Jerry Manuel was born December 23, 1953 in Hahira, Georgia soon moving with his family west to Cordova, California.
He was picked in the first round of the 1972 draft, by the Detroit Tigers, the 20th pick overall. He was a solid middle infielder never known for his hitting. Life time he was a .150 hitter, going 19-127 in his brief career. He made his debut in 1975 as a September call up, going 1-18 in six games. The next season he hit only .140 in 43 at bats and found himself toiling in the minors for the next three years.
In 1980 he was traded to the Montreal Expos for former Mets backup catcher, Duffy Dyer. He spent two seasons playing sparingly in Montreal; hitting a career best .200, with 3 HRs & 10 RBIs in 27 games in 1981. The 1981 strike shortened season was the only time the Expos ever made the post season. I
In the first round of the playoffs, Manuel went 1-14 playing in five games as Montreal defeated the Philadelphia Phillies. In the NLCS he appeared as a pinch runner only, against the eventual World Champion Los Angeles Dodgers. He played two games in San Diego in 1982 and ended a quick five season career playing in 96 career games with 19 hits 3 HRs, 6 doubles one triple 13 RBIs and a .150 average.
Retirement: Manuel began as a scout in the White Sox organization then moved over to the Expos organization for the next eleven years. In 1991 he became the Expos third base coach, remaining there through 1996. In 1997 he was bench coach under Jim Leyland winning a World Series title with the Florida Marlins.
The next season he was hired as the White Sox manager, a position he held for six seasons. After two straight second place finishes, his 2000 White Sox won 95 games and a division title earning him the Manager of the Year Award.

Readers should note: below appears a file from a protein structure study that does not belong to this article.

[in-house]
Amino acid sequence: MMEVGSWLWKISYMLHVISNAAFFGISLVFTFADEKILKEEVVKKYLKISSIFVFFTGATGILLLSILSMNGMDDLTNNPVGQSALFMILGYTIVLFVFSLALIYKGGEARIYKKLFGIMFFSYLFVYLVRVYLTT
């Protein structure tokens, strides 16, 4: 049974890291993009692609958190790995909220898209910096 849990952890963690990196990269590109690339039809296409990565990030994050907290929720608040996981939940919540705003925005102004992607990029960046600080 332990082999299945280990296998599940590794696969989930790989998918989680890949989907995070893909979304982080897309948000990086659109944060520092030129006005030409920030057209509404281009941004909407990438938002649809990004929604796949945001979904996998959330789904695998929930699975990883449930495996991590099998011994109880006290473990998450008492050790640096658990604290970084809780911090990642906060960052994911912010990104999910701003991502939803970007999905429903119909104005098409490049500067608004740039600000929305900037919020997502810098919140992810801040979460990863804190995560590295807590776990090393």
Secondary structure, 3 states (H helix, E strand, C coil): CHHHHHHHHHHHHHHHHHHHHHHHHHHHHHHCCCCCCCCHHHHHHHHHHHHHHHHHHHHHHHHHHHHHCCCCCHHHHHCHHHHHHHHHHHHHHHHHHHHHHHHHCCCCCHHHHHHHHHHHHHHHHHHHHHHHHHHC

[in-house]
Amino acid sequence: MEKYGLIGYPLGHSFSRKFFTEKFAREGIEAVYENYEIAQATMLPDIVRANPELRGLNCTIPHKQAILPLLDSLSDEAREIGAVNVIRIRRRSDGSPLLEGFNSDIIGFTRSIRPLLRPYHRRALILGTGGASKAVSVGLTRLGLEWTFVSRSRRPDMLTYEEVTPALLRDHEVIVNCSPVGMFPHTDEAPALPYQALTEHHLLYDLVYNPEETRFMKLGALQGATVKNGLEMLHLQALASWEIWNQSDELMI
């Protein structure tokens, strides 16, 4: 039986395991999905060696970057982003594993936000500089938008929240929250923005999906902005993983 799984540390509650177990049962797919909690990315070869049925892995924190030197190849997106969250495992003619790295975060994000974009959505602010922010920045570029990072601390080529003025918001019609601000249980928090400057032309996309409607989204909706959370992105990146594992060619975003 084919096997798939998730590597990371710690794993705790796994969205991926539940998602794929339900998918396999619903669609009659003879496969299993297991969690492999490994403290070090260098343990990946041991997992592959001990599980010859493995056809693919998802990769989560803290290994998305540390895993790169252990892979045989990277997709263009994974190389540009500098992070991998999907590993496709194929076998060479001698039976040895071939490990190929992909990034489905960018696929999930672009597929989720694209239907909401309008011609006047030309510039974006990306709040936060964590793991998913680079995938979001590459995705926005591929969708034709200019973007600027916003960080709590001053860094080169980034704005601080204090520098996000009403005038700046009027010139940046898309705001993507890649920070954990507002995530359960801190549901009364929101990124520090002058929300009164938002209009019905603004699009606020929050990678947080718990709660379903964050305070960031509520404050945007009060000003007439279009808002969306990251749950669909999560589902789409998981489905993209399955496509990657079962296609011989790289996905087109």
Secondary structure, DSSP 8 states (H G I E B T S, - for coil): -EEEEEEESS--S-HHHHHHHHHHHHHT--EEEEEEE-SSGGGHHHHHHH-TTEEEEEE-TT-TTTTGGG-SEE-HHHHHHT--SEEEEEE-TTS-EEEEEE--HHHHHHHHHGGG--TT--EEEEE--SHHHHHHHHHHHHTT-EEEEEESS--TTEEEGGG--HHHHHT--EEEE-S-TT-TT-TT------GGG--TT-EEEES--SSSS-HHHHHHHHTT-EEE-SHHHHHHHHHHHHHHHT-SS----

They were eliminated in the first round of the playoffs. His Sox finished second four times during his time at the helm, posting winning records three times along with one 81-81 season. He is fourth all time in wins in White Sox history, posting a 500-471 record.
Trivia: Along with GM Ken Williams, the two made up the first African American manager/General Manager combo in baseball history.
In 2005 he was hired by the New York Mets as a first base coach under new skipper Willie Randolph. The next season he was promoted to bench coach, a position he would hold for the next season as well. He wanted to be manager again badly, and announced if he didn’t get a big league job by 2009 he would leave to head up a baseball program at William Jessup University in California.
On June 17, 2008 when Willie Randolph got the axe, Manuel was named the Mets interim manager becoming the 19th manger in Mets.
On his first day on the job, he removed Jose Reyes from a game and had an argument with him in the dugout runway. Reyes returned to the dugout and apologized to his team mates for the incident.
Manuel’s easy going style, sense of humor & contagious laugh made him interesting at media press conferences. Manuel’s impact was felt right away as he brought the Mets from .500 to first place into September going 55-38 under his leadership. They held a 3 ½ game lead with two weeks to go, but they ended up blowing it all down the stretch. Their playoff hopes faded when they lost on the last day of the season, at the final game ever played at Shea Stadium.
In 2009 injuries plagued the Mets in their inaugural season at Citi Field, they finished fourth 70-92. It was their worst effort in six seasons, finishing 23 games out of first place.
Mets ownership gave Manuel another chance for 2010 and at the Winter meetings he himself admitted he’s on the hot seat. Things didn't get better, he finished the year at 79-83 in fourth place, 18 games back. Manuel was fired at the end of the season.